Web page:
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Paul's Animatograph Works: Trick Films

Remarkable special-effects fantasies from the turn of the 20th century

Main image of Paul's Animatograph Works: Trick Films

Between 1899 and 1906, and especially in 1901, Paul's Animatograph Works made a number of 'trick films'. These were short, usually comic films that made extensive use of special effects, some of which were startlingly sophisticated given the limitations of the technology of the time. They certainly compare very well with the better-known work of the Frenchman Georges Méliès, and Paul may even have pioneered some of the effects that Méliès would make his own.

Most of these films were collaborations between R.W. Paul and W.R. (Walter) Booth. Booth was a stage magician and illusionist who quickly grasped the potential of the new medium, and Paul's background as an inventor and his enthusiasm for using the latest technology to experiment with film form made them ideal partners. They may well have first met at London's Egyptian Hall, where Booth was a member of the magic company, and Paul had exhibited some of his earliest films in 1896.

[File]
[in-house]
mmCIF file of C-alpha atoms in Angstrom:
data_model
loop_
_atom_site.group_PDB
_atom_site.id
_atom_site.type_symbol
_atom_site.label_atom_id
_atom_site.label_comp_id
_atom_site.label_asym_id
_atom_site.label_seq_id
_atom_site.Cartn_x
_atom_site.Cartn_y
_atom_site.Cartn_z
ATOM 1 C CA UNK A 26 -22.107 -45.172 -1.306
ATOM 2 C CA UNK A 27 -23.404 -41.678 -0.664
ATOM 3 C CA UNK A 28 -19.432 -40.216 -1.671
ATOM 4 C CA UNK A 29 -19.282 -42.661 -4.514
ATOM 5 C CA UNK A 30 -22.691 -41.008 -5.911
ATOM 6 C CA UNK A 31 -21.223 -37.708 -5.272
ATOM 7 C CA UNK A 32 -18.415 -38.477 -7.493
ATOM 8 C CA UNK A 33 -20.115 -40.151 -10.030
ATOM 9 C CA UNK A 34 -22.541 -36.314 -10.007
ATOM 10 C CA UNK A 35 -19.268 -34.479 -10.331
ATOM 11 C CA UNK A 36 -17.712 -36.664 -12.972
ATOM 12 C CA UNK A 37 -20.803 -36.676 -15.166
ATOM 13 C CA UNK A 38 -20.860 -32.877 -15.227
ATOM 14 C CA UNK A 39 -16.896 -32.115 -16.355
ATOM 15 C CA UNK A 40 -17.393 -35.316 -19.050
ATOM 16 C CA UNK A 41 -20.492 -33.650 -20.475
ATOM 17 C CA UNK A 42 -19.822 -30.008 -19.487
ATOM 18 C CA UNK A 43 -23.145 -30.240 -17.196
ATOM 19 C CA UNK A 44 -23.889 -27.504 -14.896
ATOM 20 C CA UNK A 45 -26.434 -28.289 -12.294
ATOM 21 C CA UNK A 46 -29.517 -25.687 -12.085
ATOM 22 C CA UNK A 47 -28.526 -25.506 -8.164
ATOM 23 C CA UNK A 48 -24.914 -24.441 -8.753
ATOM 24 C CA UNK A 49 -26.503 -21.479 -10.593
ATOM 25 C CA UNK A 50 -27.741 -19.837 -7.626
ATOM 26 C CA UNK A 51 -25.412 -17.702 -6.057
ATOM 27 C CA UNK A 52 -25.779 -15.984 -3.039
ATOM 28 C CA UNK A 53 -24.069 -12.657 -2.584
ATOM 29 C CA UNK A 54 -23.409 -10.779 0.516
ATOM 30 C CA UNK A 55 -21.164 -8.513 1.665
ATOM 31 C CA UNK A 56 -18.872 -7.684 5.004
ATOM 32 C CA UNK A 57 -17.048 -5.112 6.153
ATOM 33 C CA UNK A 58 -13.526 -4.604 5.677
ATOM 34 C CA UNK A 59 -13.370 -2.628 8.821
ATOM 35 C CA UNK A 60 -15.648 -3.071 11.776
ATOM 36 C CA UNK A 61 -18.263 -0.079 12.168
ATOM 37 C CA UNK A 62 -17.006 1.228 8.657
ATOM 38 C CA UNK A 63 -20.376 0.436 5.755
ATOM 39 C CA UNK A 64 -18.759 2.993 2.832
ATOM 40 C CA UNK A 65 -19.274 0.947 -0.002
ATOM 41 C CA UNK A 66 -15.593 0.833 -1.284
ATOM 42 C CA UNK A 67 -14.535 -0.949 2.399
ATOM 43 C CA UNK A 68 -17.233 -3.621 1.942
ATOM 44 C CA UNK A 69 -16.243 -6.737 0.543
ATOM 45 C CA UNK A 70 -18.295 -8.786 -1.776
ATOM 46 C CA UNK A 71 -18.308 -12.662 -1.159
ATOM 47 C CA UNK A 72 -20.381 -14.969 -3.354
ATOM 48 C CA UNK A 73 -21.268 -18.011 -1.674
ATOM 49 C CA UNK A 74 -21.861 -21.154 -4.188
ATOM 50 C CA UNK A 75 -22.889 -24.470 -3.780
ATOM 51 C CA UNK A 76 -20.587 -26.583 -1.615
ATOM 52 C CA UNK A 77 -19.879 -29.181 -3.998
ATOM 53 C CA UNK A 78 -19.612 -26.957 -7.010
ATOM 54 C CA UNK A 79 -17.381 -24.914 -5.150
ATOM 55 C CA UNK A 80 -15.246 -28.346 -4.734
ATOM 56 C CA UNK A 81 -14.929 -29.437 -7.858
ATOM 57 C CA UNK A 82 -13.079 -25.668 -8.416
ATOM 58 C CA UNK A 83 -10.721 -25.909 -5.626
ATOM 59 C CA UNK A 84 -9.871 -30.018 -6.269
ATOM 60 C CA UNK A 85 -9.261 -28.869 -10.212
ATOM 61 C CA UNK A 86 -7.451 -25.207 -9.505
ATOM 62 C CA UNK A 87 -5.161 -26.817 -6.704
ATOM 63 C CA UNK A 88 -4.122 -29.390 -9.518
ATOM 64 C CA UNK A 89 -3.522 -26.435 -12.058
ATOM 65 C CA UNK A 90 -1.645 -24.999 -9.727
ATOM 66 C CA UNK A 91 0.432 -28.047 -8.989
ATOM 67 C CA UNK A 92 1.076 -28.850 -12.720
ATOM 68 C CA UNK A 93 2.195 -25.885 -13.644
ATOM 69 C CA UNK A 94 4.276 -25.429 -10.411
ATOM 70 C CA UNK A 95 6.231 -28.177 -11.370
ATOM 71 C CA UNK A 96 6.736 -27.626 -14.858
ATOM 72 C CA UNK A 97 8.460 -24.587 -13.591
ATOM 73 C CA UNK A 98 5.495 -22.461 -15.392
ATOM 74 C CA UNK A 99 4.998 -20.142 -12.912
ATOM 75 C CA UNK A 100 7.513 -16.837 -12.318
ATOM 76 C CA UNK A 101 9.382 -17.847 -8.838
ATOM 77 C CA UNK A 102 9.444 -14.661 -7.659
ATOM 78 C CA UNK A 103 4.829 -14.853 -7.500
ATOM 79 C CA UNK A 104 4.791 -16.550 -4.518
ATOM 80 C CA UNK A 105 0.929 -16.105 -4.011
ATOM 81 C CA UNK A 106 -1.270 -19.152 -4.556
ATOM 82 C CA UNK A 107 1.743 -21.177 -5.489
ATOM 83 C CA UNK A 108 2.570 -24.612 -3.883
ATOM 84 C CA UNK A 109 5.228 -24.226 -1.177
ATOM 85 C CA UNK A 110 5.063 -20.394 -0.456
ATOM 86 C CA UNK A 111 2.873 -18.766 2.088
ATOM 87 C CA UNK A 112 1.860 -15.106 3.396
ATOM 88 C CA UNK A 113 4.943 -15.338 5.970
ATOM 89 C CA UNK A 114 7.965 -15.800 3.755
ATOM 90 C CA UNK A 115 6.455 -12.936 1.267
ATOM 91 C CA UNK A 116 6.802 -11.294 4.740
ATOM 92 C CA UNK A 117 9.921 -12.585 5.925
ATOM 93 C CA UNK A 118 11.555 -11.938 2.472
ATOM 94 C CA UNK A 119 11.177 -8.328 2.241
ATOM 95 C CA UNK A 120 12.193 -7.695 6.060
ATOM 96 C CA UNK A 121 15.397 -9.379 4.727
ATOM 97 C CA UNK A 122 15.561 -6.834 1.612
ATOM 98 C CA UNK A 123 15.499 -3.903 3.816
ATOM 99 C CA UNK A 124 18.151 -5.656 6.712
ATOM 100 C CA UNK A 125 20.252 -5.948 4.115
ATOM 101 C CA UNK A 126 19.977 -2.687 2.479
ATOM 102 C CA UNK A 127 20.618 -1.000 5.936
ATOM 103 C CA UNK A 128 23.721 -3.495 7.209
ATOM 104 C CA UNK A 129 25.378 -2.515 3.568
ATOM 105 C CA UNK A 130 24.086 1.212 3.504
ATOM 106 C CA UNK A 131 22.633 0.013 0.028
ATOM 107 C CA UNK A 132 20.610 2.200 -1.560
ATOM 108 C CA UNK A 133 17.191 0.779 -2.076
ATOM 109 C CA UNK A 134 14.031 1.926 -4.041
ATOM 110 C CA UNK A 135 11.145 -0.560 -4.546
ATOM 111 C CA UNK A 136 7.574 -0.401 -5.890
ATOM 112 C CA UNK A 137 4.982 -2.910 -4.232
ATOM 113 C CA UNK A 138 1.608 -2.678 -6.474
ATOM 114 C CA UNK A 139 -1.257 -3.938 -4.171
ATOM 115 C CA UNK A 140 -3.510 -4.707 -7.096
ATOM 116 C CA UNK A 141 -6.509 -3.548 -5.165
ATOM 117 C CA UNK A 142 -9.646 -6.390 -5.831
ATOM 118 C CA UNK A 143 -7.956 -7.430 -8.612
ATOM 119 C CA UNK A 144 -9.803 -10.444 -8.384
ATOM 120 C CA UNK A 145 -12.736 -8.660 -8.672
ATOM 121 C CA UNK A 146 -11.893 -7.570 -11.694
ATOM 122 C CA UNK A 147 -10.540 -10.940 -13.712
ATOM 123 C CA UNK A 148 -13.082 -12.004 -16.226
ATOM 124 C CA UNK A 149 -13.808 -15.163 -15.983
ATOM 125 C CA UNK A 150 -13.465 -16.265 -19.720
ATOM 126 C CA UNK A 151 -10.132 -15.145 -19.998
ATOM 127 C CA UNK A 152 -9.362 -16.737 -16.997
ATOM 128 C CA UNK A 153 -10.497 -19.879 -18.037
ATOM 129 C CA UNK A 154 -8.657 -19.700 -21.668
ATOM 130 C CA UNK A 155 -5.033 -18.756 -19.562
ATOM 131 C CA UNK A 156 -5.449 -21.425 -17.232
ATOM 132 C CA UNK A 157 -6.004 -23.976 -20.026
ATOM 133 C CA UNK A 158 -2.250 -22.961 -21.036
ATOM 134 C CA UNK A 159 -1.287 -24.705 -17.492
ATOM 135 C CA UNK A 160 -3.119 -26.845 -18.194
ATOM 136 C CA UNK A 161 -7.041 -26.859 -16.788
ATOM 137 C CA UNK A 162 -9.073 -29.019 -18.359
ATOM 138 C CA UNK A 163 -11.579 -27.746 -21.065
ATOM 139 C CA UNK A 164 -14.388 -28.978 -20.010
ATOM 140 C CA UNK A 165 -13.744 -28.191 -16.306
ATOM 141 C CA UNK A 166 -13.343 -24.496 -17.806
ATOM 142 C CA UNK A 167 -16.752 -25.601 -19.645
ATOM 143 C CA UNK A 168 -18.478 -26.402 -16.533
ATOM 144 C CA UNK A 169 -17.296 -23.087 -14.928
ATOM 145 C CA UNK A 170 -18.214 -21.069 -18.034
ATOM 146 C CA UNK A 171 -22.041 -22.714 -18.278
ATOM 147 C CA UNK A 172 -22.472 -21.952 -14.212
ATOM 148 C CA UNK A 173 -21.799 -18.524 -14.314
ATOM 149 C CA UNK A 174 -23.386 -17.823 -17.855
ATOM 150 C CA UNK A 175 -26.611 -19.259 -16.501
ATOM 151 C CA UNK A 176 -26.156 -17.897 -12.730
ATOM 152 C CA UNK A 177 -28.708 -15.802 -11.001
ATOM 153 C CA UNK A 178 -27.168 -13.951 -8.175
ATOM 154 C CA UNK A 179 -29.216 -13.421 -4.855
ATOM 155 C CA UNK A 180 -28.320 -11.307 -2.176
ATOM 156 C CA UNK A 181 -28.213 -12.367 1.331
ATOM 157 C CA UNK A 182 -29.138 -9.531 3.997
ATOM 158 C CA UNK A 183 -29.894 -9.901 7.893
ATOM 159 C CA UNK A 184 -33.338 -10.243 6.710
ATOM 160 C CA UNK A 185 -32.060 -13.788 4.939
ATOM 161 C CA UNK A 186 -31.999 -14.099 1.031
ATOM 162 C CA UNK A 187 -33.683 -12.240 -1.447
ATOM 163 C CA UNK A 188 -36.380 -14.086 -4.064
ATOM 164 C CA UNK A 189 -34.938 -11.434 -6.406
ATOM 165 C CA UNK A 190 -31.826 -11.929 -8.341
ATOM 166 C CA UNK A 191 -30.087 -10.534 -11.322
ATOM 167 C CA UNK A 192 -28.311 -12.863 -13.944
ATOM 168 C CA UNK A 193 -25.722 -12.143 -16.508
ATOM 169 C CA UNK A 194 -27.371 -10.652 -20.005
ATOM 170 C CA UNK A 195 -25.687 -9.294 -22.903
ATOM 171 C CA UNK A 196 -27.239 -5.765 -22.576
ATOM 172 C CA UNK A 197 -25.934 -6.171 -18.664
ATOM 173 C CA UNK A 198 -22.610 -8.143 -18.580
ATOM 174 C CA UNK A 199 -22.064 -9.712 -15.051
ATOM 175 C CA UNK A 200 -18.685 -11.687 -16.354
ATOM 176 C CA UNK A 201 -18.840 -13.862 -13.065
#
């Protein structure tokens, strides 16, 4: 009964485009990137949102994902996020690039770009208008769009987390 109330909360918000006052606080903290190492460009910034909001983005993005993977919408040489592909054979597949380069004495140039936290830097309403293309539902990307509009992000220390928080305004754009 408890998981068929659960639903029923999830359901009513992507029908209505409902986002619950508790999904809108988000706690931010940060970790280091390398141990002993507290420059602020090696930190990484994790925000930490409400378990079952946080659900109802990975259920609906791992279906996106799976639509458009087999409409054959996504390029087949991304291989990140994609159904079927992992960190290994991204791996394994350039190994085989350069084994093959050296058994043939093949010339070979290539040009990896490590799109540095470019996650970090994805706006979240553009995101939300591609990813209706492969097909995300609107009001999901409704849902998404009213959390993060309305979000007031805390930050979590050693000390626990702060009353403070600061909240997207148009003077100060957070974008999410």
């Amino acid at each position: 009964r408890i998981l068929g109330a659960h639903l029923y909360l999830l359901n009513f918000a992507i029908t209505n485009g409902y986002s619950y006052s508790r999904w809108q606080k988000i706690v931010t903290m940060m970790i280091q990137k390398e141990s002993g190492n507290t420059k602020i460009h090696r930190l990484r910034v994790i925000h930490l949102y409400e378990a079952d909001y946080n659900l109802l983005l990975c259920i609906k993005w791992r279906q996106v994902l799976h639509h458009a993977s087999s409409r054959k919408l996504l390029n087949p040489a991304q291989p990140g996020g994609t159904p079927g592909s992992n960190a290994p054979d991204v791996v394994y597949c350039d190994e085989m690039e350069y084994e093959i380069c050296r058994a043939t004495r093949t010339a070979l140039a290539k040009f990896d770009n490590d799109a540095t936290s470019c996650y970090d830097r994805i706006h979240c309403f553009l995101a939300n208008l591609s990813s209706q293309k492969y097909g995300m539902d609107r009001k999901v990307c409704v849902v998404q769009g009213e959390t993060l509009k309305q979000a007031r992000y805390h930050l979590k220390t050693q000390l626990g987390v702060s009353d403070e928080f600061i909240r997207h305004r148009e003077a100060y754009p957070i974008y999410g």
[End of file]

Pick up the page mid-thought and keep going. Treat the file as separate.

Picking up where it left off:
The earliest surviving Paul/Booth film seems to be 1899's Upside Down, or The Human Flies, which reverses both the set and the camera halfway through in order to create the impression that its characters are walking on the ceiling. Though extremely simple, the technique is very effective, and not that different from the principles underlying Stanley Kubrick's special effects in 2001: A Space Odyssey nearly 70 years later (though Kubrick was able to get the camera and set rotating in sync to allow his characters to walk up the walls as though weightless). Another early work was A Railway Collision (1900), which delivers exactly what it promises. Although the blatant use of models would hardly fool anyone today, it apparently impressed and alarmed audiences of the time.